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So far, the flood of litigation over unpaid internship programs hasn’t hit the inner sanctum of Hollywood talent agencies, but that doesn’t mean there aren’t efforts underway to recruit potential plaintiffs. Now ICM Partners is looking to stay ahead of the curve by bringing one of its ex-interns to arbitration.
A demand for arbitration was filed against a former intern on Friday, The Hollywood Reporter has learned, adding a new wrinkle to the ongoing internship legal controversy. To date, Fox Entertainment, NBCUniversal, Warner Music and Sony are just a few of the companies that have been hit with lawsuits from former interns alleging violations of wage and overtime laws.
The Fox dispute covering internships on the Oscar-nominated film Black Swan has been particularly influential after a federal judge determined that the company was the “employer” of two former interns as that term is defined in the Fair Labor Standards Act. Last June, that same judge also certified a class action over internships throughout Fox’s corporate departments. The ruling is on appeal.
Success breeds imitation, especially among class-action lawyers. This is especially true in regards to the issue of unpaid internships, which for some lawyers, is a social justice one.
Hollywood talent agencies, which often have robust internship programs, could make for a juicy target.
According to sources, one former female intern in ICM’s New York office has been making litigation threats and has brought lawyers on board to represent her.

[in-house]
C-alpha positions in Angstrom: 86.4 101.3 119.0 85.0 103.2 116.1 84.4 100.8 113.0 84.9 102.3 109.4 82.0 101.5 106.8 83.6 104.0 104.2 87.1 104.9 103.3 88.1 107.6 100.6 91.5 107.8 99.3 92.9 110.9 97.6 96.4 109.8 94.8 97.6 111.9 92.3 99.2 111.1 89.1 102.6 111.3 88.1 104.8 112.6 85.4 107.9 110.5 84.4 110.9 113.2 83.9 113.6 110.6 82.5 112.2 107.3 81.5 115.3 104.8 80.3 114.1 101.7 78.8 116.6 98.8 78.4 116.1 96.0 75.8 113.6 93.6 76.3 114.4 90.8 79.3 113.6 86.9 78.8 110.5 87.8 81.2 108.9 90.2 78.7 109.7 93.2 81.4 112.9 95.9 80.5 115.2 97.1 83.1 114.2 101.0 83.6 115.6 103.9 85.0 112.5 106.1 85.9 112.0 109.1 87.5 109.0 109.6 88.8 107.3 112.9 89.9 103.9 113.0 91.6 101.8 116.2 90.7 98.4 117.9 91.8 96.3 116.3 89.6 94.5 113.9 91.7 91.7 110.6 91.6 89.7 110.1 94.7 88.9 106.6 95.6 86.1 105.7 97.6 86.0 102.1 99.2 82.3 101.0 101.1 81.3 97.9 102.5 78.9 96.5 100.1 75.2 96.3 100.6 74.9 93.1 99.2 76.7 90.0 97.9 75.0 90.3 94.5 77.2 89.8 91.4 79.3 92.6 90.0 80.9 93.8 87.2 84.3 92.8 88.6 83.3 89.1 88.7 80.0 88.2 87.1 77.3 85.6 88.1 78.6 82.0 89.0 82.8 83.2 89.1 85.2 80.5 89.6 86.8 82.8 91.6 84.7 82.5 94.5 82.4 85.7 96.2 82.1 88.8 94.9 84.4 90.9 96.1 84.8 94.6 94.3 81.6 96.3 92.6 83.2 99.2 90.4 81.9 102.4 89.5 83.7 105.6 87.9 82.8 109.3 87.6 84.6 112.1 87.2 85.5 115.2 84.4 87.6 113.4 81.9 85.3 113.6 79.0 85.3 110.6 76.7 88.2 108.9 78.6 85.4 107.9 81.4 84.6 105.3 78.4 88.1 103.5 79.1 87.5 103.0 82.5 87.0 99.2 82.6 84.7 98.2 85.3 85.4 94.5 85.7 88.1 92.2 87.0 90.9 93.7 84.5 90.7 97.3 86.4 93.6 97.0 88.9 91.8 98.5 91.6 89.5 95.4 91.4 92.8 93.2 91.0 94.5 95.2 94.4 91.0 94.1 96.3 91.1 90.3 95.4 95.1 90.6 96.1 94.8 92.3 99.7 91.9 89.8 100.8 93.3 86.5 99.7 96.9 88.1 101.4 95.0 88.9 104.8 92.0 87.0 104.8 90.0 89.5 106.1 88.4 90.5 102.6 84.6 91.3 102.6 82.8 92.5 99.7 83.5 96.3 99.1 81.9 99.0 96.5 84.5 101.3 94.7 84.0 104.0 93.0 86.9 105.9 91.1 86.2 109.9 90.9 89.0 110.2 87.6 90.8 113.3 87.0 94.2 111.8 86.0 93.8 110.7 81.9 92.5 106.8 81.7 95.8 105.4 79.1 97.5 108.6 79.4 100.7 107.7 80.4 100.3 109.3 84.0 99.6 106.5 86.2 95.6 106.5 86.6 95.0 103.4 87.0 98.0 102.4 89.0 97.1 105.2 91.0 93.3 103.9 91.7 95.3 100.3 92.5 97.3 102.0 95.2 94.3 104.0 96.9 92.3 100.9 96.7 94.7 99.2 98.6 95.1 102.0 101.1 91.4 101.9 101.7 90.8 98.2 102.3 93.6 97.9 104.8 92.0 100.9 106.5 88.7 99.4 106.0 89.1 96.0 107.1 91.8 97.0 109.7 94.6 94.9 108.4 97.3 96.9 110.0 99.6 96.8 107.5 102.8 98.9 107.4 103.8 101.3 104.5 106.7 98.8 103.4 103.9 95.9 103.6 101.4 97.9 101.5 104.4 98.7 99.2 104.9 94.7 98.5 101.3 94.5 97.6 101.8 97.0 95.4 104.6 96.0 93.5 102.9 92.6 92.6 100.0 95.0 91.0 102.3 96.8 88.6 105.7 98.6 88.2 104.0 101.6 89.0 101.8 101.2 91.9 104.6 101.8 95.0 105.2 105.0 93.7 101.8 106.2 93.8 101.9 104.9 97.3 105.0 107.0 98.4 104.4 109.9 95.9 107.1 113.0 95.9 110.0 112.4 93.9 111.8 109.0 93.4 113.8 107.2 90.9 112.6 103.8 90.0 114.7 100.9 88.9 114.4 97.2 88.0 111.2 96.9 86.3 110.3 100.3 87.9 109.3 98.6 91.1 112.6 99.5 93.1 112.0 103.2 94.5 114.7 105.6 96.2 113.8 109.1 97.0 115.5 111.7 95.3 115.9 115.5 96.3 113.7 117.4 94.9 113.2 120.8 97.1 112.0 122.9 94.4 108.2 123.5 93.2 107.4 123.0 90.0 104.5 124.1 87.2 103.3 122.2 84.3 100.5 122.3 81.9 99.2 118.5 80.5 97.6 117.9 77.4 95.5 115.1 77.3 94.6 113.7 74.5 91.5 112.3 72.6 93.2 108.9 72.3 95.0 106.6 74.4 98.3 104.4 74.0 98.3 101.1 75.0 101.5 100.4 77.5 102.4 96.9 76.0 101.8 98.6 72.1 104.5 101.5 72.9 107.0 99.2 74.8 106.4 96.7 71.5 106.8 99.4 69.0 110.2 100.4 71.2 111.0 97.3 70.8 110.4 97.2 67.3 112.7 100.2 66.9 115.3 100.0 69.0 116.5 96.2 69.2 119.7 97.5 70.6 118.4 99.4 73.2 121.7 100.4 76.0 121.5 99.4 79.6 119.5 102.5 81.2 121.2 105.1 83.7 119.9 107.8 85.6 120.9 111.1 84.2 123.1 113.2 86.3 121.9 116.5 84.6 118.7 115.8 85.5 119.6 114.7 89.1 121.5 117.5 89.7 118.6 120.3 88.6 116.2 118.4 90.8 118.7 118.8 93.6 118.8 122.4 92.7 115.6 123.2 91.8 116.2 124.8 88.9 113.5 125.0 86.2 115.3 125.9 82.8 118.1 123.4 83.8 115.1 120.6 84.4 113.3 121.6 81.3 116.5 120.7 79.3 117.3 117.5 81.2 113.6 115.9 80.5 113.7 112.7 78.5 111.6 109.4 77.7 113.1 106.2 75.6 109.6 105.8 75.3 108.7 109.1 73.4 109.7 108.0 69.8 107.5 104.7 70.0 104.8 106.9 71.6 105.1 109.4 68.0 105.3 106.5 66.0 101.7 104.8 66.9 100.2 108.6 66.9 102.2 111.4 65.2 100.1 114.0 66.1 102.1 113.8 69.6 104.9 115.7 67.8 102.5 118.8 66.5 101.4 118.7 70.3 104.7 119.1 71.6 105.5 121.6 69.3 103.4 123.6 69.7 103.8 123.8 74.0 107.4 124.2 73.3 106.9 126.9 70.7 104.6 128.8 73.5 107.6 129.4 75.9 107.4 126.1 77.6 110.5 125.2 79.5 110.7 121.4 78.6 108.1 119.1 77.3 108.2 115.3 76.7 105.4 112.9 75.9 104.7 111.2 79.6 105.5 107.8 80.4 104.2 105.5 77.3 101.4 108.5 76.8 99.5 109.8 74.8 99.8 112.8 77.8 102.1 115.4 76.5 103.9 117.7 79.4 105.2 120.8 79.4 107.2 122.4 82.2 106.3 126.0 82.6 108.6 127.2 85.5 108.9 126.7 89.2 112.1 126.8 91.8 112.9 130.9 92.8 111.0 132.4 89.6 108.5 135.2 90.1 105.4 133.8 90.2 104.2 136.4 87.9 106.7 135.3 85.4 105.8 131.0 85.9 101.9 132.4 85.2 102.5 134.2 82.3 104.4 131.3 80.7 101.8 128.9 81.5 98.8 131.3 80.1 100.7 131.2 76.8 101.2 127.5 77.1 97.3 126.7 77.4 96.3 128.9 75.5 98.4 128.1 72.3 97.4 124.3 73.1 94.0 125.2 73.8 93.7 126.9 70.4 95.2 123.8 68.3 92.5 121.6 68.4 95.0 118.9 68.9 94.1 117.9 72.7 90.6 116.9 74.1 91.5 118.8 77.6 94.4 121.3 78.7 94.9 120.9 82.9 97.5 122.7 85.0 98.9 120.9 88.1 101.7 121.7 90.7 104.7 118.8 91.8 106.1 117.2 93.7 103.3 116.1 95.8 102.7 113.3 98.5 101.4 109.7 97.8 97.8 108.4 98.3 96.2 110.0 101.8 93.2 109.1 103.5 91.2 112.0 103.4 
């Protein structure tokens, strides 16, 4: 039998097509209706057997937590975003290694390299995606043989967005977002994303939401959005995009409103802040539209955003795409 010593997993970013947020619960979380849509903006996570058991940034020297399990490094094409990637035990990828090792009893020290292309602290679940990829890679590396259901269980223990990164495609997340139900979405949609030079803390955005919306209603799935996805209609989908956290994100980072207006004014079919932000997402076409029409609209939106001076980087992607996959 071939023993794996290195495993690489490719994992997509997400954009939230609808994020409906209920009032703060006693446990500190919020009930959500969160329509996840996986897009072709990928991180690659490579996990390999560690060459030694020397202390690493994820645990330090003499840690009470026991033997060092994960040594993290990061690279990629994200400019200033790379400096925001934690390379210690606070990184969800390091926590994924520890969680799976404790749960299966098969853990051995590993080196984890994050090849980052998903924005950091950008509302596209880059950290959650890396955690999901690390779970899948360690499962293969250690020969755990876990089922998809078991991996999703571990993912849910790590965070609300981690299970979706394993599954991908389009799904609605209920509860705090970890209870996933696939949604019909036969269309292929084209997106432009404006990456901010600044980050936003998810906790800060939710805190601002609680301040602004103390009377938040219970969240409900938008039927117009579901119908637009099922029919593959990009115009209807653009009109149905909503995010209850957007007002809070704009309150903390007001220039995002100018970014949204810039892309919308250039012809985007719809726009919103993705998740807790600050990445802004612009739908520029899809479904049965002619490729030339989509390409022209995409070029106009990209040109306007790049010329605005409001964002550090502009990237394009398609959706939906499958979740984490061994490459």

Now, ICM wants to cut her off at the courthouse gate. The agency, represented by the Proskauer law firm, believes its internship program is purely educational and that interns are not tasked with replacing the duties performed by employees. So it’s being proactive against the former intern.
The arbitrability of a dispute where an intern claims to be an employee isn’t something that has been adjudicated, as far as we’re aware. In fact, in response to the Black Swan case, some employment lawyers have been advising companies to get interns to explicitly agree to arbitration as a condition of bringing them on.
Although the major Hollywood agencies like ICM have thus far escaped the wrath of former interns, there has been one case against an agency. In May, Elite Model Management announced a settlement — the largest to date over the issue of internships. According to the terms, 150 of its ex-interns were guaranteed a minimum payment of $700 up to $1750 for their time worked at Elite. In total, the modeling agency paid $450,000 to settle claims.
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